You’ve sold out your events. You’ve developed a loyal fan base. You’ve outgrown your current market. What’s next?
Conquering your next market.
But when you move to a new market, you need to forge a connection with your new attendees and local staff. If you don’t, the future of your event is at risk.
Building this relationship with attendees, the community, and the city itself will help make your event sustainable. Here are five partnerships that will help you forge relationships in your new city.
1. Law enforcement
This team will help you think through problems in advance. How much security will you need? Do you need to enforce any street closures? What problems have other events run into in the past?
Meet with local law enforcement and ask them these questions:
- What can my team do to give back to the community?
- Would someone from your team be willing to do a walk through before the event?
- Can we connect after the event to debrief?
After you meet, send them monthly updates about your event. You’ll build rapport with that team and deepen your relationship with the new city for years to come.
2. Medical and emergency teams
Connecting with local medical and emergency response teams is critical when you’re scaling your event. These teams can help you think through potential situations unique to that location. For example, if your home city is chilly San Francisco, you might not be prepared for heat-related medical emergencies during a humid summer festival in Chicago.
While you can’t control every aspect of your event, you can be ready if there is an emergency.
Your reaction when things go wrong at your event can make the difference between a slight blip and a massive, show-stopping issue. And established partnerships with local medical and emergency teams will give you the best shot to keep everything running smoothly.
3. Event production partner
When you move to a new city, your team will inevitably waste time on strategies that don’t work in your new market.
Your team might spend hours putting up posters for your event, only to find out that in this city, the law requires you to have the date and time in the lower right-hand cover of your poster — and yours is in the top left. A local partner can help steer you in the right direction before you make these mistakes.
While it can be an investment, a local production partner can help you with everything from understanding local laws to suggesting the best local food to cutting a deal for regional sponsorships.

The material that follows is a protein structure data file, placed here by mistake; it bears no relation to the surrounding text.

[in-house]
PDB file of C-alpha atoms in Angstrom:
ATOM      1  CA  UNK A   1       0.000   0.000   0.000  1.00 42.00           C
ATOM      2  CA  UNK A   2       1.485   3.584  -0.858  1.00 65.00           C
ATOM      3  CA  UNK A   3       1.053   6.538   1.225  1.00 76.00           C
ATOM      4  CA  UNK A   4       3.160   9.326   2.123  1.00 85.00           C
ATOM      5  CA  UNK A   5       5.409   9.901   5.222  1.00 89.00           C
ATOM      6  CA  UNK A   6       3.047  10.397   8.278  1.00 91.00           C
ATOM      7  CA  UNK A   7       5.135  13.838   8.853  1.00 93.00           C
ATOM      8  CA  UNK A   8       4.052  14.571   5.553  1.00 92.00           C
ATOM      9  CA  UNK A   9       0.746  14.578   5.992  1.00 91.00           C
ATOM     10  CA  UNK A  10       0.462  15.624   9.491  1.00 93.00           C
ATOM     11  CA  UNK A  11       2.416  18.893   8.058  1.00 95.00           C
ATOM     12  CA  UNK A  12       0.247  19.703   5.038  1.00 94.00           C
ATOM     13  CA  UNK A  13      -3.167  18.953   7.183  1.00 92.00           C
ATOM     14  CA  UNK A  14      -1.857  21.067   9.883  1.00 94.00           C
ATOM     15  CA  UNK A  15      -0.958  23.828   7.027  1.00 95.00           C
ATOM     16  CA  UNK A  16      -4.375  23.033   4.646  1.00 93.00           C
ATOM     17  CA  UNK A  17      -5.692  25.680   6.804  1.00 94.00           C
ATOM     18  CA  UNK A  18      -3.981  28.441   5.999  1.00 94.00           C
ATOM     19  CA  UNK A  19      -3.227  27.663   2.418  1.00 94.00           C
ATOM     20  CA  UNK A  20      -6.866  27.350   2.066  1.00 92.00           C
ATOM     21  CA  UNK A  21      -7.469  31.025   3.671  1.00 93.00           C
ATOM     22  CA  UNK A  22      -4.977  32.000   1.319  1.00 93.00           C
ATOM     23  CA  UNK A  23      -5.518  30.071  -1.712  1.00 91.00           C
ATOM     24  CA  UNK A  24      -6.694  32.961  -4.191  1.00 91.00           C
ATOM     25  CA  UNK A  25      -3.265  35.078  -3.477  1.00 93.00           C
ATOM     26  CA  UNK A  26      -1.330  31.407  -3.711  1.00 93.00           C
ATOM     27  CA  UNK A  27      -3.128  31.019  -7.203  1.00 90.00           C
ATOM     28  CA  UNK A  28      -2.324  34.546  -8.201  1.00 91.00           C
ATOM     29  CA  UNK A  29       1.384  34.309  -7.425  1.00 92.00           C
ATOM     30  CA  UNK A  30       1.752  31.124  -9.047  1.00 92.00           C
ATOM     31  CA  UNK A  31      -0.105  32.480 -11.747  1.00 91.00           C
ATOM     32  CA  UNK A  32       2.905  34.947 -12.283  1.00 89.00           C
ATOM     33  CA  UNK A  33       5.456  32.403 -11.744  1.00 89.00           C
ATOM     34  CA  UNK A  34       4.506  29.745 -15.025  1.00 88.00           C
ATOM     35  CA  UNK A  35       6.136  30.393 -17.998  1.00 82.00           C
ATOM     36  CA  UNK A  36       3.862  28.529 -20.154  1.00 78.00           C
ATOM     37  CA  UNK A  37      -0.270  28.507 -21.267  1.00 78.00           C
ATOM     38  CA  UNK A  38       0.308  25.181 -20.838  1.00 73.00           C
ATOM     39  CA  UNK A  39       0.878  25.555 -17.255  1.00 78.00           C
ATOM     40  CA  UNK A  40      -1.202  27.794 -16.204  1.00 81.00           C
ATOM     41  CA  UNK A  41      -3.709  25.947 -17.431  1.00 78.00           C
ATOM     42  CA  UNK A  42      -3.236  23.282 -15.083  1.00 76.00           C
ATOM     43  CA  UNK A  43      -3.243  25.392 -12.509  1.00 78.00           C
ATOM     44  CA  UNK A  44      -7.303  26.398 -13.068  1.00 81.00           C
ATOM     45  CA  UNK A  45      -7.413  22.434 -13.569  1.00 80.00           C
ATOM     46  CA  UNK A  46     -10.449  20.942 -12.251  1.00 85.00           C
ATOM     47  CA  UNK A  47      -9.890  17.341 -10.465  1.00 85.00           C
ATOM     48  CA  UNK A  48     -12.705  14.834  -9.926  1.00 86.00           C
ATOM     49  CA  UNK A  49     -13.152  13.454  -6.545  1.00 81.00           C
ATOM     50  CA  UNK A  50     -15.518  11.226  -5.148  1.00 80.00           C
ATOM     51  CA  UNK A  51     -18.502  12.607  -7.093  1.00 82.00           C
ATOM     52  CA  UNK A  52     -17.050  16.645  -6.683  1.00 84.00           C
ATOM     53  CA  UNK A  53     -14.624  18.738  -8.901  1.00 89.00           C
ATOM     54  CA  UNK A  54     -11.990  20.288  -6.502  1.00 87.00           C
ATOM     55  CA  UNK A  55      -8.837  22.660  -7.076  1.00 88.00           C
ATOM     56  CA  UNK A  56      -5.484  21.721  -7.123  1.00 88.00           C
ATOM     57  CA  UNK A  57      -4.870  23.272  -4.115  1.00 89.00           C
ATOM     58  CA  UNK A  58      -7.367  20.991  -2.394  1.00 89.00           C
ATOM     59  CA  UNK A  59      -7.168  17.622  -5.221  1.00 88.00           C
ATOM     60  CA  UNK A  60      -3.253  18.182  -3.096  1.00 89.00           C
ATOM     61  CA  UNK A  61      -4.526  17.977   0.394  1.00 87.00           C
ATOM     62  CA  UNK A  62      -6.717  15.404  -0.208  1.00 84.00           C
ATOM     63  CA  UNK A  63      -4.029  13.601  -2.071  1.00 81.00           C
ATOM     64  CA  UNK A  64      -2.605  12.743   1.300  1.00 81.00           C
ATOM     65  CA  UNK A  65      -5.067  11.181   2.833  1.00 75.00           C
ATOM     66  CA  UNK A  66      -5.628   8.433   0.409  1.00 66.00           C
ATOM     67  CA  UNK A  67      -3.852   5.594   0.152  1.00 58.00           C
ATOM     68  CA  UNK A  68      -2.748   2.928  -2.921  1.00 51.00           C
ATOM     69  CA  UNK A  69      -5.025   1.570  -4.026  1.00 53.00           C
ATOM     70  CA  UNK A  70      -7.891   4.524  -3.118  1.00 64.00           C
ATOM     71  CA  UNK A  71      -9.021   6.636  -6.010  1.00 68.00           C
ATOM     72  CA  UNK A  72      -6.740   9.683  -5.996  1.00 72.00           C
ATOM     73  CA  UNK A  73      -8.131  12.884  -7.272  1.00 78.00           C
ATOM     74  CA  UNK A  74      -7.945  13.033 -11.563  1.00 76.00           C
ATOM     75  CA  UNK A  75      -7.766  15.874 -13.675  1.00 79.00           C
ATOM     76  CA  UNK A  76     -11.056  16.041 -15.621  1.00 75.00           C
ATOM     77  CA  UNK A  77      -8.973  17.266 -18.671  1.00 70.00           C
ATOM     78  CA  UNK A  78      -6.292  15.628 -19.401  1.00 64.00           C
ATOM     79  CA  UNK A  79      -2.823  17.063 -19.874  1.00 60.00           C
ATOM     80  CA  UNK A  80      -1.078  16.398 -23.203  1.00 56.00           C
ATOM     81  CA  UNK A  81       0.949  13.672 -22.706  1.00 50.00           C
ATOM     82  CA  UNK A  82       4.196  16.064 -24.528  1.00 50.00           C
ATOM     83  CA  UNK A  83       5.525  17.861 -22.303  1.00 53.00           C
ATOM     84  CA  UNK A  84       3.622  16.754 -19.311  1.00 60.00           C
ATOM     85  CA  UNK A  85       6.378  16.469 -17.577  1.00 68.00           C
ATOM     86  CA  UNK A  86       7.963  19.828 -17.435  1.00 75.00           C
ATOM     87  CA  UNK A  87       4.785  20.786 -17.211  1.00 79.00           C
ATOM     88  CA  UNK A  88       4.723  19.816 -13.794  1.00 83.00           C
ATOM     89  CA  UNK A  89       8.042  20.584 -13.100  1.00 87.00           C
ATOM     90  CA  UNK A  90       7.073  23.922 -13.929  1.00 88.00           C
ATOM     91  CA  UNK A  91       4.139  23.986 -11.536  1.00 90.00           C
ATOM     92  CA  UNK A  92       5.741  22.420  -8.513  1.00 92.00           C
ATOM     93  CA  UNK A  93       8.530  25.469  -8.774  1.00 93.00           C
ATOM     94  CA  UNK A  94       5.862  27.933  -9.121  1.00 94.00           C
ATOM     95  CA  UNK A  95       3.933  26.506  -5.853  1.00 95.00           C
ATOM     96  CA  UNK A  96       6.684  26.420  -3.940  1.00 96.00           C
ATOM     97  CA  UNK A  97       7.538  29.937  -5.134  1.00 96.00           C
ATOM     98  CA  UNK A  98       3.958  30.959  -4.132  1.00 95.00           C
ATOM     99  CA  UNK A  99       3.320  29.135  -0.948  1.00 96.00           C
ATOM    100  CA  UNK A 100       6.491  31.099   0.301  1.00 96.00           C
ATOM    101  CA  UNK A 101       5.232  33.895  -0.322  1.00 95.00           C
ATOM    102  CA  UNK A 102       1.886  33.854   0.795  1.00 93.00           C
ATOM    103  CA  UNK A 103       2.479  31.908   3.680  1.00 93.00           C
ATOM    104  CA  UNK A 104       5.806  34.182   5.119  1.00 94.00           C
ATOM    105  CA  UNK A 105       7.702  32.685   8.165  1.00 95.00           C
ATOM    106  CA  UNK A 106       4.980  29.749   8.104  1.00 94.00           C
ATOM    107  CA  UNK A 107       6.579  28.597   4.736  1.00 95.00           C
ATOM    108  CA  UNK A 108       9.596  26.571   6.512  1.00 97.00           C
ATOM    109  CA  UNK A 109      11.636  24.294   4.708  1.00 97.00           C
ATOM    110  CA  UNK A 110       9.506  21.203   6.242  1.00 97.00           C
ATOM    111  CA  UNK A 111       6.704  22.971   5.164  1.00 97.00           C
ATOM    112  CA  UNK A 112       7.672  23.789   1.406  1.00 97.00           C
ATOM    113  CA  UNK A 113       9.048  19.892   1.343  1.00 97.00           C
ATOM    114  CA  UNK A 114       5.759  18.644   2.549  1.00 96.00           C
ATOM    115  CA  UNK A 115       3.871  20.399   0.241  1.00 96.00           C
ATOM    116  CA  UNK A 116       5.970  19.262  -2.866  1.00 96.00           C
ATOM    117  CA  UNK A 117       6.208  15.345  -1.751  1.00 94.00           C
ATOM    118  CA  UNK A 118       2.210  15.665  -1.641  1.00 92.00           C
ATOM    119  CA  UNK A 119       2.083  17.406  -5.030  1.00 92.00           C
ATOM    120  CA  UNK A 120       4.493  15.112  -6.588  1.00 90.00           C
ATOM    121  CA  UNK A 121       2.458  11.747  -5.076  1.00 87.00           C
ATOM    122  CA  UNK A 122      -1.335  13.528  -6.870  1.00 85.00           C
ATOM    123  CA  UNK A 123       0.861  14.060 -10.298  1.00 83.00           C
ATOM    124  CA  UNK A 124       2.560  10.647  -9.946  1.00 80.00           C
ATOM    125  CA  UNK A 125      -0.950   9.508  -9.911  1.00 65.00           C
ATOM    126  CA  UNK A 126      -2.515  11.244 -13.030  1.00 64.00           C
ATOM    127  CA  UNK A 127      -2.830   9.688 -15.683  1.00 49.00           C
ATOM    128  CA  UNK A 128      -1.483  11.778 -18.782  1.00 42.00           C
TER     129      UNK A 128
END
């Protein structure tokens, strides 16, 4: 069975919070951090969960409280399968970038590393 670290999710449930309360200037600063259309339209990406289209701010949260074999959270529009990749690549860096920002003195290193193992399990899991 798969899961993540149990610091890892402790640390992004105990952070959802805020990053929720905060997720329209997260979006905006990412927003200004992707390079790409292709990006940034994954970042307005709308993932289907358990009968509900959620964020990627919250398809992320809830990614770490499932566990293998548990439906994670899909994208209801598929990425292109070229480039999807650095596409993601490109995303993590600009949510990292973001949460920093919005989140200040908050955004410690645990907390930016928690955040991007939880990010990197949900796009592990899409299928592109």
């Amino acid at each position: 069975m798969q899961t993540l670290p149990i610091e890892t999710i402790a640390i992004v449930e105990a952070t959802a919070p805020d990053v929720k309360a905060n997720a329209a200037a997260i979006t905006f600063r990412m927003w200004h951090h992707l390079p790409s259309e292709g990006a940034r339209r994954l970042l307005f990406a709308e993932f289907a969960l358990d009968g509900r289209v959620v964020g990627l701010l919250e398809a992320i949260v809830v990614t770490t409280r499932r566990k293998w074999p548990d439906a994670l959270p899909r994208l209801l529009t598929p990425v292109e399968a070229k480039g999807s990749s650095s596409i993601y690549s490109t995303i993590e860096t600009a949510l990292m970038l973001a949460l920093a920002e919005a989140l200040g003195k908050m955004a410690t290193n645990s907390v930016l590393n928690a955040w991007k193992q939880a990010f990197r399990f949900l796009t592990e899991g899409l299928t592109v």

And in addition to helping you with production, a regional partner or can also help you get the word out. They’ll know the local bloggers and social influencers who resonate with your attendees — and can help you find opportunities for partnership.
4. Onsite staffing
Chances are, you don’t have the budget (or human power) to send your entire staff to a new city for an event. So how do you make sure that you reliable, trained staff that can manage logistics onsite? Contractors are a great substitute for full-time staff.
Hire verified freelancers from organizations like shiftgig.com. These contractors have already been background checked and trained on your event, so you can spend less time stressing about logistics, and more time selling out your event. Looking for other options? Lean on your ticketing provider to help.
5. Brand sponsors
When you’re breaking into a new market, potential attendees might see your event and think, “Never heard of it. Why would I go?” Partnering with locally (or nationally) known brands will build your credibility.
These sponsors can email their database or post on their social media, driving awareness of your event for attendees in your new city — attendees who might have otherwise looked right past your event.
Here are two other tips for finding local sponsors:
- Check out your competition. It’s surprisingly easy to track down your competitors’ sponsors. If the information isn’t obvious from your competitors’ website, try Googling the name of their event, with the phrase “sponsored by.”
- Check out the sponsors’ competition. Depending on the sponsor, you may not want two competing businesses on your docket. That said, if you get turned down by a potential sponsor, try their competition.
When you’re ready to scale your event to a new city, make sure you understand what made you successful in the first place. In most cases, that’s going to be your community of attendees and partners. For more tips on growing your event in a new market, check out From Local to Multi-City: How to Scale Your Event Across the Country.